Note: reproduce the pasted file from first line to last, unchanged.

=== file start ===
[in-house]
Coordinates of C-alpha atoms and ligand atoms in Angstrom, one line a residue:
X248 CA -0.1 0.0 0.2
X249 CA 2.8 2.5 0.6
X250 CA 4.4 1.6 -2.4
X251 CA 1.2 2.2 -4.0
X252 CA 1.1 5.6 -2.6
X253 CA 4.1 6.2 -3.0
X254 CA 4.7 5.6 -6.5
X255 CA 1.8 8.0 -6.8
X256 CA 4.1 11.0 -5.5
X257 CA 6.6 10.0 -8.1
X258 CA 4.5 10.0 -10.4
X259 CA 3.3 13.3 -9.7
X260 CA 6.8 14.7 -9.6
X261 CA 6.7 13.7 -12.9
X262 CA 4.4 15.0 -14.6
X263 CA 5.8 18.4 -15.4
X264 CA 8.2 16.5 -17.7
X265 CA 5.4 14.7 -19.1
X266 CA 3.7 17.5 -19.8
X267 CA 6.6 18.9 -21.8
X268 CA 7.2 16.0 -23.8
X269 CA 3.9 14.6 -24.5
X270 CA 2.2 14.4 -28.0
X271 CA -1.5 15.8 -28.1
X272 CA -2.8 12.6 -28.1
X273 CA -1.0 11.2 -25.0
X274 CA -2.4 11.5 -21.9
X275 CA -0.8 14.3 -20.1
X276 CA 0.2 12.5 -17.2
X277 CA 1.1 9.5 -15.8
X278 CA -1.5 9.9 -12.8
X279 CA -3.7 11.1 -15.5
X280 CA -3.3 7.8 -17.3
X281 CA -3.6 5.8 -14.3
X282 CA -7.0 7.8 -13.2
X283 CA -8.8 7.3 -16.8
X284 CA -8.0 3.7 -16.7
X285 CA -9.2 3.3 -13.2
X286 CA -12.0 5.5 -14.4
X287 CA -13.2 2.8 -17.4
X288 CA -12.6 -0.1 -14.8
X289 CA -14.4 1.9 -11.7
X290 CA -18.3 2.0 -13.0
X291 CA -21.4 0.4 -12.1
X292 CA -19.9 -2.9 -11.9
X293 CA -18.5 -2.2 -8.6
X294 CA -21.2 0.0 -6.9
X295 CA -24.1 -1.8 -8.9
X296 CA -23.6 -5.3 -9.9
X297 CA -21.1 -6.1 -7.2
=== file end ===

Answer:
[in-house]
Coordinates of C-alpha atoms and ligand atoms in Angstrom, one line a residue:
X248 CA -0.1 0.0 0.2
X249 CA 2.8 2.5 0.6
X250 CA 4.4 1.6 -2.4
X251 CA 1.2 2.2 -4.0
X252 CA 1.1 5.6 -2.6
X253 CA 4.1 6.2 -3.0
X254 CA 4.7 5.6 -6.5
X255 CA 1.8 8.0 -6.8
X256 CA 4.1 11.0 -5.5
X257 CA 6.6 10.0 -8.1
X258 CA 4.5 10.0 -10.4
X259 CA 3.3 13.3 -9.7
X260 CA 6.8 14.7 -9.6
X261 CA 6.7 13.7 -12.9
X262 CA 4.4 15.0 -14.6
X263 CA 5.8 18.4 -15.4
X264 CA 8.2 16.5 -17.7
X265 CA 5.4 14.7 -19.1
X266 CA 3.7 17.5 -19.8
X267 CA 6.6 18.9 -21.8
X268 CA 7.2 16.0 -23.8
X269 CA 3.9 14.6 -24.5
X270 CA 2.2 14.4 -28.0
X271 CA -1.5 15.8 -28.1
X272 CA -2.8 12.6 -28.1
X273 CA -1.0 11.2 -25.0
X274 CA -2.4 11.5 -21.9
X275 CA -0.8 14.3 -20.1
X276 CA 0.2 12.5 -17.2
X277 CA 1.1 9.5 -15.8
X278 CA -1.5 9.9 -12.8
X279 CA -3.7 11.1 -15.5
X280 CA -3.3 7.8 -17.3
X281 CA -3.6 5.8 -14.3
X282 CA -7.0 7.8 -13.2
X283 CA -8.8 7.3 -16.8
X284 CA -8.0 3.7 -16.7
X285 CA -9.2 3.3 -13.2
X286 CA -12.0 5.5 -14.4
X287 CA -13.2 2.8 -17.4
X288 CA -12.6 -0.1 -14.8
X289 CA -14.4 1.9 -11.7
X290 CA -18.3 2.0 -13.0
X291 CA -21.4 0.4 -12.1
X292 CA -19.9 -2.9 -11.9
X293 CA -18.5 -2.2 -8.6
X294 CA -21.2 0.0 -6.9
X295 CA -24.1 -1.8 -8.9
X296 CA -23.6 -5.3 -9.9
X297 CA -21.1 -6.1 -7.2